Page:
Therefore, an all-powerful government is an unnecessary and expensive drain on personal wealth that rewards stupidity and saps individual initiative—and so must be resisted—particularly because it now seems to trend more and more toward systems of income redistribution and blame-shifting that are believed to discourage hard work and reward indolence.  Fearing that electoral fraud has been used to enable the aggrieved few to steal wealth and power from the responsible many, they believe that Democrats are attempting an illegal takeover intended to benefit groups that are completely undeserving of further patience, support, or taxpayer-funded largesse—at the expense of hardworking Americans.

Today’s crisis of Presidential legitimacy is very much a proxy for these two distinct views of our country’s past, present, and future.  This means that, whoever is eventually declared the winner, he will be assured of implacable and vengeful opposition from the other half of Americans who vociferously disagree with the governing philosophy his administration will pursue.  

These competing perspectives are on full display when discussions of immigration, abortion, policing, women’s rights, drug enforcement, racism, public education, judicial systems and laws, taxes, workplace discrimination, job creation, sexual orientation, college curriculum and completion, religious freedom, zoning policies, public aid, healthcare, housing, and a host of other issues come to their forefront—and the white-hot rage of both Democrats and Republicans has been driven by fears and frustrations that have surprisingly little connection to either Donald Trump or Joe Biden as individuals.  These two men are merely the visible symbols of a much broader and deeper conflict regarding the very soul of America, one that will not be easily resolved no matter who is ultimately inaugurated as our next President.

Given the mind-boggling damage to our economy and communities due to our approach to combatting the spread of the Covid-19 virus, which has basically boiled down to inflicting maximum national misery in exchange for questionable public health benefits, the next American President will face unprecedented fiscal challenges armed with only a fistful of debts.  State and local governments will be pleading for massive federal financial bailouts that will be impossible to provide, and the very tangible limits on government spending on all levels will fuel skyrocketing levels of angst and anger throughout our nation.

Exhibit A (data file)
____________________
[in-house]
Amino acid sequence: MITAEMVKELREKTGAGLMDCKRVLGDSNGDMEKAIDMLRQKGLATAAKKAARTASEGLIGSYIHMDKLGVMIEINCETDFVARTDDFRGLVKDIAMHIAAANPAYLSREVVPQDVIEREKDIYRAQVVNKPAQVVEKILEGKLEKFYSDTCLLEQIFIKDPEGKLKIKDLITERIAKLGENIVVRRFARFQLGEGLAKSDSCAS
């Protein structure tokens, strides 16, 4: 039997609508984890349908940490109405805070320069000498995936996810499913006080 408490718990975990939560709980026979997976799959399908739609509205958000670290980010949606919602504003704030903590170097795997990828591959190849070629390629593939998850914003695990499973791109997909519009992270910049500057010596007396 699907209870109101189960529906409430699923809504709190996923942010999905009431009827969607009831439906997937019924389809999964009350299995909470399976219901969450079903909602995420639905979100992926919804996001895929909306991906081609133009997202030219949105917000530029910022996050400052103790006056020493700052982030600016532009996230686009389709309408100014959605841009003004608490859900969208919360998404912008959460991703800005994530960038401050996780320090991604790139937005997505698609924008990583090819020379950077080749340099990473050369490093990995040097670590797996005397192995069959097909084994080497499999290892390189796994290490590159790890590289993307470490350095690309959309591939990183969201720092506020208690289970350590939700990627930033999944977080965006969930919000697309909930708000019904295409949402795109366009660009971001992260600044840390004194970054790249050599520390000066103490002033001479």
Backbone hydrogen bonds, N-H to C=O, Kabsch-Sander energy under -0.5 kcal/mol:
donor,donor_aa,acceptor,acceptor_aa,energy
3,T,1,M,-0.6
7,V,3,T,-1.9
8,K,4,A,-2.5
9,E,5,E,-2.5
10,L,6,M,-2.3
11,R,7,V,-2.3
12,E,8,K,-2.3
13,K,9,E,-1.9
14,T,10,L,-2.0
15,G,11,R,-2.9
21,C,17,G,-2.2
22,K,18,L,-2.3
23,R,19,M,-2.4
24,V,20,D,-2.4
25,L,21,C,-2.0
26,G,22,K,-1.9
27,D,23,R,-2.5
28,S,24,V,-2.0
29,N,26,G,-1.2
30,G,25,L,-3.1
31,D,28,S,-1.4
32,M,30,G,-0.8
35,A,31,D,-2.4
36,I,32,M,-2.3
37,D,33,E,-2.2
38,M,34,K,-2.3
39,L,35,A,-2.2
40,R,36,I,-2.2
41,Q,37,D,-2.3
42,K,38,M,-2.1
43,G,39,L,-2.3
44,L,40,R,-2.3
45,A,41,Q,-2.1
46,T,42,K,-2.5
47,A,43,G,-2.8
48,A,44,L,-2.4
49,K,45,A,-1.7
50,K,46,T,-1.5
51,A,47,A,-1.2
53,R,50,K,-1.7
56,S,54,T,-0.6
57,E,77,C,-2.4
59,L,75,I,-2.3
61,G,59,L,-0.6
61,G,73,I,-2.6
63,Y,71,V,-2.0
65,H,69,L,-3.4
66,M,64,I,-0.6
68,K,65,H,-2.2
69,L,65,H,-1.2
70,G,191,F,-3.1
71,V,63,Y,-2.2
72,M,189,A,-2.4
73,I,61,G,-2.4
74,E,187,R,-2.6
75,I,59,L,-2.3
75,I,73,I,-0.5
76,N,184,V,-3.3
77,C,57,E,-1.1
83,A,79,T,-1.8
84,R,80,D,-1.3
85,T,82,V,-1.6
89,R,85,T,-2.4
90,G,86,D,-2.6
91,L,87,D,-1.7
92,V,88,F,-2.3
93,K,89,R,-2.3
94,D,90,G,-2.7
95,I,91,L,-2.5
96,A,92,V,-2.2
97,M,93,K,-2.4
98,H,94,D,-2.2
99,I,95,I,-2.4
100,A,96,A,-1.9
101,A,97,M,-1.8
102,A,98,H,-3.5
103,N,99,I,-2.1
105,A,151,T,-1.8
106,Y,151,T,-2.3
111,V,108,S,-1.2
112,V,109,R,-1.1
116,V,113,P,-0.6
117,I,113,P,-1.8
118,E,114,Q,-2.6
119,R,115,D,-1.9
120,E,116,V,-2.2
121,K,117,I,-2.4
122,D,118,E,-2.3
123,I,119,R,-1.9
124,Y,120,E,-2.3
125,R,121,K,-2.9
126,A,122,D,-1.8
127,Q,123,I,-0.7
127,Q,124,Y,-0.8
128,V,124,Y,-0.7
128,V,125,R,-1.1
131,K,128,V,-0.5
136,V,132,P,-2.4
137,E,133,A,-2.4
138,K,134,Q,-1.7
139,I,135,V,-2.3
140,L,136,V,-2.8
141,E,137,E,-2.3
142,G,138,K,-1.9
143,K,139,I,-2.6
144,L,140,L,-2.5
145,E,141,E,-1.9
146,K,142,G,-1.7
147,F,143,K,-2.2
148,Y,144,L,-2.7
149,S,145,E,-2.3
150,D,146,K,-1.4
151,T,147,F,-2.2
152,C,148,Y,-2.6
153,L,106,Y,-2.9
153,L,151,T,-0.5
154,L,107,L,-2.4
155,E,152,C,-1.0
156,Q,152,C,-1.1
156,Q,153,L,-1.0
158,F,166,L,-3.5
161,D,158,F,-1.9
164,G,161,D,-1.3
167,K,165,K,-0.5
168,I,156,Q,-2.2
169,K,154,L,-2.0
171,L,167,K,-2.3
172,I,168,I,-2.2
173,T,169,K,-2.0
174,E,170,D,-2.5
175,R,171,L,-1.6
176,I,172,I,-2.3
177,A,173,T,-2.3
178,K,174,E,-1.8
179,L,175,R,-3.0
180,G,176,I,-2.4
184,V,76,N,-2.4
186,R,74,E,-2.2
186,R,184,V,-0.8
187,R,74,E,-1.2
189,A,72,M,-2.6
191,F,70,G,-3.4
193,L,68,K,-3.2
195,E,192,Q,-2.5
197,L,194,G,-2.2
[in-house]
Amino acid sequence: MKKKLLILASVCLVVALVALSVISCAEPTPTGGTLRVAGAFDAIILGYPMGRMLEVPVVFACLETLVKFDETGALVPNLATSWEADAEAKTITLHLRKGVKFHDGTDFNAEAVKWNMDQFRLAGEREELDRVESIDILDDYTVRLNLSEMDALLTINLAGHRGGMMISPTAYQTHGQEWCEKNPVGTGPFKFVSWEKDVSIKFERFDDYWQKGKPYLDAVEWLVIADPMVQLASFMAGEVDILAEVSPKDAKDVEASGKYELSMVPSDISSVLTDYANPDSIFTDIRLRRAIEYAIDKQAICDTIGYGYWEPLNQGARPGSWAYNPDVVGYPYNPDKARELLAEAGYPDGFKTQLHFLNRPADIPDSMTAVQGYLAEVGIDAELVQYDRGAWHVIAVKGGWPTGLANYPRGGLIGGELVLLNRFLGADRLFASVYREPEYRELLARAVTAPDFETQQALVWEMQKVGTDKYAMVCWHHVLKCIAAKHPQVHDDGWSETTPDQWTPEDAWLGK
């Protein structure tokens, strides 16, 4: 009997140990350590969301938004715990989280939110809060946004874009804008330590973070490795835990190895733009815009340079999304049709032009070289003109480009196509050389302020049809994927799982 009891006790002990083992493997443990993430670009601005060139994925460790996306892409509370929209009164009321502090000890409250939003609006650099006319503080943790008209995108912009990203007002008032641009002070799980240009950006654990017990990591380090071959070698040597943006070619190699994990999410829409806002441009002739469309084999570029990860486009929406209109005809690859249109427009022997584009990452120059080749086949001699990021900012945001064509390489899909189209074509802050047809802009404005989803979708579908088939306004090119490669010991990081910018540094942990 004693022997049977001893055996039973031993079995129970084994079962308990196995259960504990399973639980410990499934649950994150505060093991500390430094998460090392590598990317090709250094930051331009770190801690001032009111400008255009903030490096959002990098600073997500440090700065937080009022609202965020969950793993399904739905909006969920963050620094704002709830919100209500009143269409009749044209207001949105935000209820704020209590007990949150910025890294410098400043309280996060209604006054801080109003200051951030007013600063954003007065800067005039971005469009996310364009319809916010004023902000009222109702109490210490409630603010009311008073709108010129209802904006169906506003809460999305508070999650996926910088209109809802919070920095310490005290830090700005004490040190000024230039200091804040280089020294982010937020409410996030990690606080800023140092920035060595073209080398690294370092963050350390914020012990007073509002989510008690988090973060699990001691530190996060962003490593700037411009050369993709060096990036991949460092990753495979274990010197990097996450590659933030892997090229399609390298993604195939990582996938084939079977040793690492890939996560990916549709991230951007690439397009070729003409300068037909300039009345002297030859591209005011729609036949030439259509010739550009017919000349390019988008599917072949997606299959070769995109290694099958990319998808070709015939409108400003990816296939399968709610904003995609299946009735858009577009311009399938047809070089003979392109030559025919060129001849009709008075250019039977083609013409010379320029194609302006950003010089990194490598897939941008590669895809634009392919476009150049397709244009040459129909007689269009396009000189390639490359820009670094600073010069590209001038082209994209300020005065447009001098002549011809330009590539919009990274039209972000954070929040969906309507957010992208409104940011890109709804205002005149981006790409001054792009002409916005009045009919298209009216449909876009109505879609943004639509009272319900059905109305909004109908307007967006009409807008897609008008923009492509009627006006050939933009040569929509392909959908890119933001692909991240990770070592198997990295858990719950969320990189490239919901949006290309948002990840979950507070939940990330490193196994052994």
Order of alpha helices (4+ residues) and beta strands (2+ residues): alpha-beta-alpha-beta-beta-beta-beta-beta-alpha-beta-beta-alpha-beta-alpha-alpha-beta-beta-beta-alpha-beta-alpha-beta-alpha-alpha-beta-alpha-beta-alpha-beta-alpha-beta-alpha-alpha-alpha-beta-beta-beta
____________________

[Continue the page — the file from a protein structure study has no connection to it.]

Moreover, the misunderstandings inherent in the many clashes between those pushing group grievances and those who reject these will turn every debate into yet another exceedingly unproductive exercise of talking without listening.  This will only further intensify the ugliness and ad hominem attacks that now define our discussions—including, sadly, those involving the members of our House of Representatives and Senate.

I have no idea who will win out on Wednesday and what the days and weeks to follow will reveal.  However, I am certain that this will be but one battle in what will likely be the long and miserable cultural, social, and political civil war that is now upon us.  The Rubicon has been crossed, the Bastille has been stormed, and Fort Sumter has been fired upon.  Now we must all choose a side and see whether it is somehow possible to create a whole nation out of two disparate—and seemingly incompatible—halves.

I only hope that Americans of good will and sound judgment emerge to help shepherd us through the very challenging days, months, and years now ahead of us as we work to rebuild a new (and hopefully improved) United States of America.